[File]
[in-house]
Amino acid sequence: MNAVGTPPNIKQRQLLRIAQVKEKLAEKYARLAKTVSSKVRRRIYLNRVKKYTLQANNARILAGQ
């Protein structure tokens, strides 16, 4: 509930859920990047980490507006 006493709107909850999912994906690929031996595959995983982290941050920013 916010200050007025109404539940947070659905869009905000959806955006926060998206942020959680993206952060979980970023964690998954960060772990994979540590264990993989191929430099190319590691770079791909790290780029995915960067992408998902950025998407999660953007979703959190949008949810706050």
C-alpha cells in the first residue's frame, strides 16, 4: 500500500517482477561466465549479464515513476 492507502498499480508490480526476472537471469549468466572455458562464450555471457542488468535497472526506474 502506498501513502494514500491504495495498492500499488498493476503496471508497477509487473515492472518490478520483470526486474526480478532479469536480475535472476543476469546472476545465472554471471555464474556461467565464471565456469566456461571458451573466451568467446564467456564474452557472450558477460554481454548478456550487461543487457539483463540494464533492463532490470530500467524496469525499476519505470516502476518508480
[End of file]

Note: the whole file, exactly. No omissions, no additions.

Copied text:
[in-house]
Amino acid sequence: MNAVGTPPNIKQRQLLRIAQVKEKLAEKYARLAKTVSSKVRRRIYLNRVKKYTLQANNARILAGQ
């Protein structure tokens, strides 16, 4: 509930859920990047980490507006 006493709107909850999912994906690929031996595959995983982290941050920013 916010200050007025109404539940947070659905869009905000959806955006926060998206942020959680993206952060979980970023964690998954960060772990994979540590264990993989191929430099190319590691770079791909790290780029995915960067992408998902950025998407999660953007979703959190949008949810706050």
C-alpha cells in the first residue's frame, strides 16, 4: 500500500517482477561466465549479464515513476 492507502498499480508490480526476472537471469549468466572455458562464450555471457542488468535497472526506474 502506498501513502494514500491504495495498492500499488498493476503496471508497477509487473515492472518490478520483470526486474526480478532479469536480475535472476543476469546472476545465472554471471555464474556461467565464471565456469566456461571458451573466451568467446564467456564474452557472450558477460554481454548478456550487461543487457539483463540494464533492463532490470530500467524496469525499476519505470516502476518508480